I’ve been thinking about how to start my race report for the New York City Marathon, and it’s not an easy thing to start. I mean, how do you write about something so mind-blowing and crazy and awesome? Do I start it like, “Once upon a time…”, or “One day, I…” or “Running rocks! Lemme tell you a story”? I guess I should start from the beginning.
The New York City Marathon was never on a list of marathons I wanted to do, simply because you have about a 15% chance of getting in by the lottery. In January of 2018, I ran the Houston marathon and was subsequently stuck in a hotel for two days due to a freak ice storm, with literally nothing better to do than watch “My 600 lb Life”, go to the liquor store and Subway next door, and surf the net. Ads for the NYC Marathon kept popping up and popping up and popping up. The ad finally got what it wanted because I clicked the dang thing, just because it was starting to irritate me, and I literally had nothing else to do.
There’s a few ways you can get in the marathon – run the NYRR races locally, enter the lottery and take your chances, run a race fast enough to qualify, or run for charity. It was that moment when I realized that I had a time that would qualify me to run the biggest marathon in the world. OMG. OMGOMGOMG, I can run the NYC Marathon! Andy and I concocted the plan that I would enter via time qualification and he would enter the lottery, and if he didn’t get in that way, he would consider the entry via charity, where you have to raise around $3000, depending on the charity. Fast forward to February/March 2019 and I was entered and he was accepted in the lottery. We were going to New York City!!!! (get a rope)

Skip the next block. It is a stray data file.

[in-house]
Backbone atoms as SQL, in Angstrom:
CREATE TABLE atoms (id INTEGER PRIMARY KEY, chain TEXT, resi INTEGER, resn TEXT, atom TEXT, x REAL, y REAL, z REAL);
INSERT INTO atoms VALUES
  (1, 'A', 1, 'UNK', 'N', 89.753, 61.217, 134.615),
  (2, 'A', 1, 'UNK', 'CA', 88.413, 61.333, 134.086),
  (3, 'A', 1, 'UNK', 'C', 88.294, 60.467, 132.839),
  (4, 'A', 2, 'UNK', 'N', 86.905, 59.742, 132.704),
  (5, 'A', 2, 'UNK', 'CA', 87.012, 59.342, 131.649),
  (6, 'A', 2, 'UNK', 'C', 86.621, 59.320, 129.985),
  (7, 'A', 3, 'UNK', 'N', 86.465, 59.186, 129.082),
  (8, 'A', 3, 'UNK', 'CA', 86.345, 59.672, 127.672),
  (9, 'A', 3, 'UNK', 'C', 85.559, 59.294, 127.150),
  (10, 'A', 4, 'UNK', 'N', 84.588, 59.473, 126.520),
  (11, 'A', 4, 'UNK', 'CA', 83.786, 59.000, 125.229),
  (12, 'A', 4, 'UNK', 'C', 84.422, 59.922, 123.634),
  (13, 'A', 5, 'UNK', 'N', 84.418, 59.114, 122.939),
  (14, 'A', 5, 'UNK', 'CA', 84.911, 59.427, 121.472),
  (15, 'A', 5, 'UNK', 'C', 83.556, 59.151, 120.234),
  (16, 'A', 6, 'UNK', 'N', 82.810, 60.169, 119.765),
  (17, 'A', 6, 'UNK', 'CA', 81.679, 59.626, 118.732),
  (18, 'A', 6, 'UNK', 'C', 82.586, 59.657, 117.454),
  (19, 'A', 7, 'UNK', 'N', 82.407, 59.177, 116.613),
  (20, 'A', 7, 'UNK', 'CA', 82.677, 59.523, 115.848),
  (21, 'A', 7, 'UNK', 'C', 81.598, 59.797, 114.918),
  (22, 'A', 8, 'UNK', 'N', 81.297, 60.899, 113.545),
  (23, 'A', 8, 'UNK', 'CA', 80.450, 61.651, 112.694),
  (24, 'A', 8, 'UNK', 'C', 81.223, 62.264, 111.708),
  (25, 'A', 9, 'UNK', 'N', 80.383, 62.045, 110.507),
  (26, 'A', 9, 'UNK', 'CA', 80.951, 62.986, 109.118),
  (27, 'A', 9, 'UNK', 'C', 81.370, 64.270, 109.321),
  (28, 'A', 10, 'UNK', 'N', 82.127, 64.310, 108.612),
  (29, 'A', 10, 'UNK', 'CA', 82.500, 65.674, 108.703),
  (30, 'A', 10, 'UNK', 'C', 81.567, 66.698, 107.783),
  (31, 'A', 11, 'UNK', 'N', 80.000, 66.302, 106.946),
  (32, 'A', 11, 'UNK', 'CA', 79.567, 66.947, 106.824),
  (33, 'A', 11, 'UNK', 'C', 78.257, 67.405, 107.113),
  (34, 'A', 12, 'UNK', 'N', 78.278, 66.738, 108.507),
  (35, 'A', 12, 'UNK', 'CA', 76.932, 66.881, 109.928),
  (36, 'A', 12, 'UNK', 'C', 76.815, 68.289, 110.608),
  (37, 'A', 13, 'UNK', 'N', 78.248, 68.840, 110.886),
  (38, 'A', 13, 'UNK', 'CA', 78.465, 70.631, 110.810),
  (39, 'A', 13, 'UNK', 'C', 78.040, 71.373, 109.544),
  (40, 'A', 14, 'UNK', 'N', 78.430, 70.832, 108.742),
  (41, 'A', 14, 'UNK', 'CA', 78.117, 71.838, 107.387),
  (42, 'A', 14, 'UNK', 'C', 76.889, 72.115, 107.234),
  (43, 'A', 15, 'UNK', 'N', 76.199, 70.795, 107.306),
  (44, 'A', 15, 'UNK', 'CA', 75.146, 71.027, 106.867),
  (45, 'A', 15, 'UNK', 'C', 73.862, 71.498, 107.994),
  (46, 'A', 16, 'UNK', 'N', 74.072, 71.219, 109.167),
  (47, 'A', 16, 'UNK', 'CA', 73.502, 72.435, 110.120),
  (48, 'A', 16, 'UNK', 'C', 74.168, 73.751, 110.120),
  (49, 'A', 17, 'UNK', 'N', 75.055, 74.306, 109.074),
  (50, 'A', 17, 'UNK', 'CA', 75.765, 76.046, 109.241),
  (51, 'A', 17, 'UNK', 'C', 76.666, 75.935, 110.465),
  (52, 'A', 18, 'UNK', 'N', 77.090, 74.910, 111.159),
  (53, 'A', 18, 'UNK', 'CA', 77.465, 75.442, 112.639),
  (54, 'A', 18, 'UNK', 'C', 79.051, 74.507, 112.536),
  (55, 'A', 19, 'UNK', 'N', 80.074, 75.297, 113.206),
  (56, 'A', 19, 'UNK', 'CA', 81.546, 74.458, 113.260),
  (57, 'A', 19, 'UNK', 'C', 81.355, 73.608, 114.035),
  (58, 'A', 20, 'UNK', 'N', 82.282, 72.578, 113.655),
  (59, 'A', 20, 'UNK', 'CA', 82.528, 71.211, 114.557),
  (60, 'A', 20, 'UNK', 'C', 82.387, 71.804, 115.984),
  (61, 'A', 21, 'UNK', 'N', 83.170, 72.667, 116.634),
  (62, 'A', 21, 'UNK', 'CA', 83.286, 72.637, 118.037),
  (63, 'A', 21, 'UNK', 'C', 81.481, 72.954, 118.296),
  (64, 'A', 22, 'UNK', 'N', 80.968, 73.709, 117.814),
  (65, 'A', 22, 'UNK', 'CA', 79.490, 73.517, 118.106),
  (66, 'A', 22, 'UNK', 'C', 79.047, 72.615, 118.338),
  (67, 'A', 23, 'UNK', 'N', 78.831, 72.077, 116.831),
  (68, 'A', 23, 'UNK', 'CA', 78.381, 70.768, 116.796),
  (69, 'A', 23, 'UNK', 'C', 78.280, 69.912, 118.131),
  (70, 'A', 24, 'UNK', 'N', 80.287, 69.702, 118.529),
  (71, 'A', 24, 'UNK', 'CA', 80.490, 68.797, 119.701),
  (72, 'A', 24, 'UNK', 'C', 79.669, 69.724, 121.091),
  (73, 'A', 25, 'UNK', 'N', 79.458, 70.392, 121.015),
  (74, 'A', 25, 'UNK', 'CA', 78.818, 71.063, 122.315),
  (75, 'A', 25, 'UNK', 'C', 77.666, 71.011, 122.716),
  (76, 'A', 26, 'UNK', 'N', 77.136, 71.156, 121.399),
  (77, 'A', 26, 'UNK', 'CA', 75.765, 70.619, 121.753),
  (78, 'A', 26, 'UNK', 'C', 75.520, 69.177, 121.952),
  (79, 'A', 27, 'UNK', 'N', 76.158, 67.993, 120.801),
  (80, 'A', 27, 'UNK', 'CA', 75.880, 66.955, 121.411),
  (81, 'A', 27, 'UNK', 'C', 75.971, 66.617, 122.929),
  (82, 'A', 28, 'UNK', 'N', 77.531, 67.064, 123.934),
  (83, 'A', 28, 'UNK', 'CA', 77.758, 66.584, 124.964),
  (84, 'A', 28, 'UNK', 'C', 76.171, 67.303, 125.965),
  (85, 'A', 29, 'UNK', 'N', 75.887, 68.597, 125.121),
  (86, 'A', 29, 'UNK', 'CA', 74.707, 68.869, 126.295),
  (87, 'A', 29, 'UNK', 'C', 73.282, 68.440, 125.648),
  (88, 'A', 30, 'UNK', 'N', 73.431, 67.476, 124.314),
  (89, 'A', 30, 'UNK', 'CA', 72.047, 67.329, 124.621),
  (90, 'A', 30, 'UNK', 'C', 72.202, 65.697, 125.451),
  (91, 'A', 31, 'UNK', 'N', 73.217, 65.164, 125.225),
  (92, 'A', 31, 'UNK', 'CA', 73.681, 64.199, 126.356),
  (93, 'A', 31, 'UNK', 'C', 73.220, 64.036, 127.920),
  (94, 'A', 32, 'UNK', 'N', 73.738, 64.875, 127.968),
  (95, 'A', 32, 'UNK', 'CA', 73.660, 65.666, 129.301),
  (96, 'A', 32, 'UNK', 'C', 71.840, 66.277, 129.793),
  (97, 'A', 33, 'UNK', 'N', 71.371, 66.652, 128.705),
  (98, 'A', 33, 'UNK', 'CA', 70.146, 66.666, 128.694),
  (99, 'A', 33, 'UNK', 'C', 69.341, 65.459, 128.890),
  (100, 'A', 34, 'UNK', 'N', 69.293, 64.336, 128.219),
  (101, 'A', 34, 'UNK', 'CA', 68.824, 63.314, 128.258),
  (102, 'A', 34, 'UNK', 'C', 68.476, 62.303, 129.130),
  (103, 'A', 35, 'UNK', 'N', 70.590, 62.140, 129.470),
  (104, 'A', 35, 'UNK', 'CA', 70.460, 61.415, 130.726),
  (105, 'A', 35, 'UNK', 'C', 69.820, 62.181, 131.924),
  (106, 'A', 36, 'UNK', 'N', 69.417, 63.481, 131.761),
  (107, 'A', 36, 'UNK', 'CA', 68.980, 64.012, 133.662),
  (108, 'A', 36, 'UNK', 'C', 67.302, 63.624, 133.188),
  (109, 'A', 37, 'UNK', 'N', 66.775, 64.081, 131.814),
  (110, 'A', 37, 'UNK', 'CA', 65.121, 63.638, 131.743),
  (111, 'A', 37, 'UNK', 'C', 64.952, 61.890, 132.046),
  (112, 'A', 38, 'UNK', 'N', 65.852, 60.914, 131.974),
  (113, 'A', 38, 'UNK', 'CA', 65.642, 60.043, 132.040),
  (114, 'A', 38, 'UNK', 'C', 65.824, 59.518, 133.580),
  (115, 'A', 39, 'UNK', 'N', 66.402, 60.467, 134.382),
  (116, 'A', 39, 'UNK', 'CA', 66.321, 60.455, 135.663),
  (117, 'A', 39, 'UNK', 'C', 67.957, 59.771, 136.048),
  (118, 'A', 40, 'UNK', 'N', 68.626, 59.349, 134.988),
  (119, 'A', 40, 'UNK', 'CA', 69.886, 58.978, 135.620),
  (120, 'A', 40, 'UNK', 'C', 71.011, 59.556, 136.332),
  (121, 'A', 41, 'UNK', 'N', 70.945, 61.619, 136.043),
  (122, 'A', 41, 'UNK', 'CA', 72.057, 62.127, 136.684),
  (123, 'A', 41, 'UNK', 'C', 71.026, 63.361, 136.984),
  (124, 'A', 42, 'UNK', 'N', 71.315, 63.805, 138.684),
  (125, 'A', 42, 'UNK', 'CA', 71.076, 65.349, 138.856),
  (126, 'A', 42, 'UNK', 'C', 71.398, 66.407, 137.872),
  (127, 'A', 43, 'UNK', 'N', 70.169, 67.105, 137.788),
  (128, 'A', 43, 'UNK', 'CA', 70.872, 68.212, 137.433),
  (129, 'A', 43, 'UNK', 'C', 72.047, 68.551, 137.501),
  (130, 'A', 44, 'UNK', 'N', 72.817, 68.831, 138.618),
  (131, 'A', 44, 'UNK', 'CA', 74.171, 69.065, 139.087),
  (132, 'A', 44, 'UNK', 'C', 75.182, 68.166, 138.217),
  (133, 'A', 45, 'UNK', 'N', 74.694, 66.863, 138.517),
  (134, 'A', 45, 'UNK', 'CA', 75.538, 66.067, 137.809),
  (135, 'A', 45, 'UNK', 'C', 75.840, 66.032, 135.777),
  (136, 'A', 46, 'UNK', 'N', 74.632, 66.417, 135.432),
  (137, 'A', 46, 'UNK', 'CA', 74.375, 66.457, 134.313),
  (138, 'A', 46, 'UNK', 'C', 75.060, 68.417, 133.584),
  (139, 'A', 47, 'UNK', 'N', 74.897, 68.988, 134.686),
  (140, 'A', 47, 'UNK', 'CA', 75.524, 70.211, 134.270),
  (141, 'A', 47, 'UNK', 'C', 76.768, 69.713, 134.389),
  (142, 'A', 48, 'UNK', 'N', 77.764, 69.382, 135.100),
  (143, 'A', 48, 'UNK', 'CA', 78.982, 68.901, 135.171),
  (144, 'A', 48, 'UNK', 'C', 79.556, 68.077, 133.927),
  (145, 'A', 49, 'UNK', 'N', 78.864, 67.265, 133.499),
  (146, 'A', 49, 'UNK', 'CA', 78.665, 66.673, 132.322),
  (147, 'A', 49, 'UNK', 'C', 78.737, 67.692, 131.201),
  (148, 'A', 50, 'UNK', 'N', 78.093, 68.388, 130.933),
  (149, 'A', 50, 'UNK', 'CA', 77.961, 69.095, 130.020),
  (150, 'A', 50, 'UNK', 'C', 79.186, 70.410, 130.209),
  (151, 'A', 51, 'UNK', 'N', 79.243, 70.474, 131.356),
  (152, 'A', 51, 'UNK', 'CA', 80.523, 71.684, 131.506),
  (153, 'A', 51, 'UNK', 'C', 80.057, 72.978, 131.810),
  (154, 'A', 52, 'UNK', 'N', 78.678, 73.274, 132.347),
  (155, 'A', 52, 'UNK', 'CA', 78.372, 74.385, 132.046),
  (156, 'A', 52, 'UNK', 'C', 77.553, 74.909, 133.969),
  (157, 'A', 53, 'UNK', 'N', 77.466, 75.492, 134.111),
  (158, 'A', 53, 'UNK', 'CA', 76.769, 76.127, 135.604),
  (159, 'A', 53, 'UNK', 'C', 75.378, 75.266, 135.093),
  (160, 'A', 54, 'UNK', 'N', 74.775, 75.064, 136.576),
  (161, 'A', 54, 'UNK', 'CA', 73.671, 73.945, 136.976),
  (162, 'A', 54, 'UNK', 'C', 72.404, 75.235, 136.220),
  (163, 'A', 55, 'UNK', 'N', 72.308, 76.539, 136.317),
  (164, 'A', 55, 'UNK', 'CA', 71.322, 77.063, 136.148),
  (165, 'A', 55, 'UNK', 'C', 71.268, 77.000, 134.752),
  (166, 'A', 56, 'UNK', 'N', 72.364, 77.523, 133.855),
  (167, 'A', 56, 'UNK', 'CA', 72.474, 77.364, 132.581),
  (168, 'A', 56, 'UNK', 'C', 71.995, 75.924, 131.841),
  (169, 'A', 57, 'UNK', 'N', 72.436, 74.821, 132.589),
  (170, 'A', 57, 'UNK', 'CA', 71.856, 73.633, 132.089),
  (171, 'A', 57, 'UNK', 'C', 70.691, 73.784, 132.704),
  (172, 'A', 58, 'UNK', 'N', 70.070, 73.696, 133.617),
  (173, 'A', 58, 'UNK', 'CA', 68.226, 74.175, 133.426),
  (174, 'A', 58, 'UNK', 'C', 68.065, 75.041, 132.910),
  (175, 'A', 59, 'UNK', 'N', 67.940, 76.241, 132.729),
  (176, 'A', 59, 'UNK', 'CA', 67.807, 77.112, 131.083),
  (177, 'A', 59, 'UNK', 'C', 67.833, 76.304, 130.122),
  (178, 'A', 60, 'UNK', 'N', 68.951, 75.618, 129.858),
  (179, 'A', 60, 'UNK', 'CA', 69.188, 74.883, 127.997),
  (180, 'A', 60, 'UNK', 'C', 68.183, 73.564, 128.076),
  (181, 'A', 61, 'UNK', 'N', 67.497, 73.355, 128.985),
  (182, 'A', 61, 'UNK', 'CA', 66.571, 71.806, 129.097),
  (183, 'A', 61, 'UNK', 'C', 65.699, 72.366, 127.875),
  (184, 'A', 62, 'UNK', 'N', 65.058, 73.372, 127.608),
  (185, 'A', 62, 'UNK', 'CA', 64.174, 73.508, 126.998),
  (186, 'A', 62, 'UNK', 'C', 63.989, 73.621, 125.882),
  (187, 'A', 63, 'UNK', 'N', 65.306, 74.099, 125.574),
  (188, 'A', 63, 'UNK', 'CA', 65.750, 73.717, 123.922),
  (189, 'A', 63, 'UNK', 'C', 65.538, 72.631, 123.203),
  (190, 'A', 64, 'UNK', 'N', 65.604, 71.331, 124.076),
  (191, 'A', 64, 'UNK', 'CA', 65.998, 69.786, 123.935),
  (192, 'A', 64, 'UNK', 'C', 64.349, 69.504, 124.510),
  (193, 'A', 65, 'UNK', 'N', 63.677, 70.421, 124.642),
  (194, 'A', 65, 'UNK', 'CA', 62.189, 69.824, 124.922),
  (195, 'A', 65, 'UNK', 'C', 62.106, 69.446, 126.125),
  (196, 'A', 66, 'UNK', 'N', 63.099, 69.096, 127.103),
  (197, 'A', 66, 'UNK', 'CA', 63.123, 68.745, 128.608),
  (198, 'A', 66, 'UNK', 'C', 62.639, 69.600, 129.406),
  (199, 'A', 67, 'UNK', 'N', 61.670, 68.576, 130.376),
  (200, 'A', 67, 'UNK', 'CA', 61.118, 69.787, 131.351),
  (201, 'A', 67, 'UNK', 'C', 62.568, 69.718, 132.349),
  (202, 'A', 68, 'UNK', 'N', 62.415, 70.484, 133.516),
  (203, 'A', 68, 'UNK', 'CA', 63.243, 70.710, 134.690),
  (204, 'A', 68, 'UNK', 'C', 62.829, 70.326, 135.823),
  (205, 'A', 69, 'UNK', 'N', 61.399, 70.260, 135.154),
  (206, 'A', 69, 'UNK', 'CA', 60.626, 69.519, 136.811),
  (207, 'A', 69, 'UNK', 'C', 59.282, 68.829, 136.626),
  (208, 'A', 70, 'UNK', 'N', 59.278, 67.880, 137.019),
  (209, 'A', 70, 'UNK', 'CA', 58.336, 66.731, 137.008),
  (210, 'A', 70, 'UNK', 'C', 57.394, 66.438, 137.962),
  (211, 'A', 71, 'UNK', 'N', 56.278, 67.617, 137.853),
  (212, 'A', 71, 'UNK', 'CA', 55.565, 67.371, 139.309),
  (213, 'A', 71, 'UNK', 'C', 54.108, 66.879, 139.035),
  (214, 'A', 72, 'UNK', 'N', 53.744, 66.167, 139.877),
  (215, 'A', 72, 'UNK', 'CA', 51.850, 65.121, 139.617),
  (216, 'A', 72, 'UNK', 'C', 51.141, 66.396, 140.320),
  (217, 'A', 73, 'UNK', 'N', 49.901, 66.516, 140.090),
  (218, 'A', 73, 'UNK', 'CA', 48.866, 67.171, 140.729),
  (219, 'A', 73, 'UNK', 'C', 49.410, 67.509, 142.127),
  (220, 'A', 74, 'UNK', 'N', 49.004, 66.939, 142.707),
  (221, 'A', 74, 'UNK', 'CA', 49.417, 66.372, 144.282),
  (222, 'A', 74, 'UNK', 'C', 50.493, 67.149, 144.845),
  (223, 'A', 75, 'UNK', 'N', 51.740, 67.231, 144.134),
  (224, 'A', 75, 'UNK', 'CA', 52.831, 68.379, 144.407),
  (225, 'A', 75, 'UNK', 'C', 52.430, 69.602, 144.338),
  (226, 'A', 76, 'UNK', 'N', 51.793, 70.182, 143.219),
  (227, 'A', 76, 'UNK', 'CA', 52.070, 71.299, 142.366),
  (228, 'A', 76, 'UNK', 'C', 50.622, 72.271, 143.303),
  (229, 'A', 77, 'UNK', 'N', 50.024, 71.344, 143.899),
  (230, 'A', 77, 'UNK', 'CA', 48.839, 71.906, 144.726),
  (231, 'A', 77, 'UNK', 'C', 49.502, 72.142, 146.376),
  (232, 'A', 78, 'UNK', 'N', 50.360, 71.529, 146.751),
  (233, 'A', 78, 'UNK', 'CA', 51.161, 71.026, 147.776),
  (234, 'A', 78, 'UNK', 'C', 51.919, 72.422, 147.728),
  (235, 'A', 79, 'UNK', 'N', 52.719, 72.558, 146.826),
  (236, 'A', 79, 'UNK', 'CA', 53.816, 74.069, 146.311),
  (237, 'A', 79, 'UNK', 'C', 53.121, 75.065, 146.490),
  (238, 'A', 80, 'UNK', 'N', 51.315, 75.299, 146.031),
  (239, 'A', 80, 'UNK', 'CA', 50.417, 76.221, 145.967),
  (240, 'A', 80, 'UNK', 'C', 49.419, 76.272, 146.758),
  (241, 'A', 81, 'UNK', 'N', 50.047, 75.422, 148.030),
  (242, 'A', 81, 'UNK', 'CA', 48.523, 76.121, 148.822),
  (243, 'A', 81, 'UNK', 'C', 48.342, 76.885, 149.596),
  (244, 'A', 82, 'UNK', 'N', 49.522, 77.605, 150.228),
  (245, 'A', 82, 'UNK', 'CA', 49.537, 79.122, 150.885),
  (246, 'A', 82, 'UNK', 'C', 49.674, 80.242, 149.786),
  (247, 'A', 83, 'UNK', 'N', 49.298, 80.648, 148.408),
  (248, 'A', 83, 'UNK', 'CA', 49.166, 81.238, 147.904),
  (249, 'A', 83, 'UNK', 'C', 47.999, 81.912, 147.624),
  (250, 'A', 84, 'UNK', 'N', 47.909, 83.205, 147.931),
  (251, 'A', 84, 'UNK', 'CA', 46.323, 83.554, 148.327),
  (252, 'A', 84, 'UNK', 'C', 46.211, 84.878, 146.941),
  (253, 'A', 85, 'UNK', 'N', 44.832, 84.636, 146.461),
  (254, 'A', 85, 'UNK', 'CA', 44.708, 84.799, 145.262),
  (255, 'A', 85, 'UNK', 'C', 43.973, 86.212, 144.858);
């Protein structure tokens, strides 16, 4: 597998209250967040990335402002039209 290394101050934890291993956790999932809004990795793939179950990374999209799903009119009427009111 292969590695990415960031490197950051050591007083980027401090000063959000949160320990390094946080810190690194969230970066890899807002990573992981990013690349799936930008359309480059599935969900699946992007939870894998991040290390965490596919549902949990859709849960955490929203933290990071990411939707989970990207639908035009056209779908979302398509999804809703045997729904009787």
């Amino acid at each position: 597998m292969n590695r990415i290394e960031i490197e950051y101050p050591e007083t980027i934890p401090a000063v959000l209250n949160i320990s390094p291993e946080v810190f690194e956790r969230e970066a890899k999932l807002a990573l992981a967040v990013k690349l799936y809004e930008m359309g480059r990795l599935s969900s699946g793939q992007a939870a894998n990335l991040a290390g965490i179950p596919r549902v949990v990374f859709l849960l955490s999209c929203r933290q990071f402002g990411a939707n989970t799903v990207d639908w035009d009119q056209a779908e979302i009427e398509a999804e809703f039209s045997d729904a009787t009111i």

Andy and I planned to take the kids for a weekend in NYC and run the race together. What better way to see all five boroughs in the city!? We got a hotel close enough to walk to the pick up busses and walk home from the finish line in Central Park. This marathon was race #2 in my “Endurance Trifecta”, sandwiched between the IMNC 70.3 triathlon and the finale, the JFK 50 Miler. It was the perfect way to get a lot of time on my feet for a good ultra training weekend.
It’s crazy to think we planned for this so many months ago, and on Friday, November 1st, we headed to New York. When we landed, we dropped our things at the hotel and headed to the expo. After abusing our credit card there, we walked around, saw some interesting buildings – really, the architecture is AMAZING – and walked to Times Square, which was close to our hotel. Day 1: 8 miles of walking!
The next day, we walked 9 miles throughout the city, the highlights being Grand Central Station and the observation deck (it’s not a deck but not sure what else to call it) of the Freedom Tower. Pausing at the 9/11 Memorial was a must as well.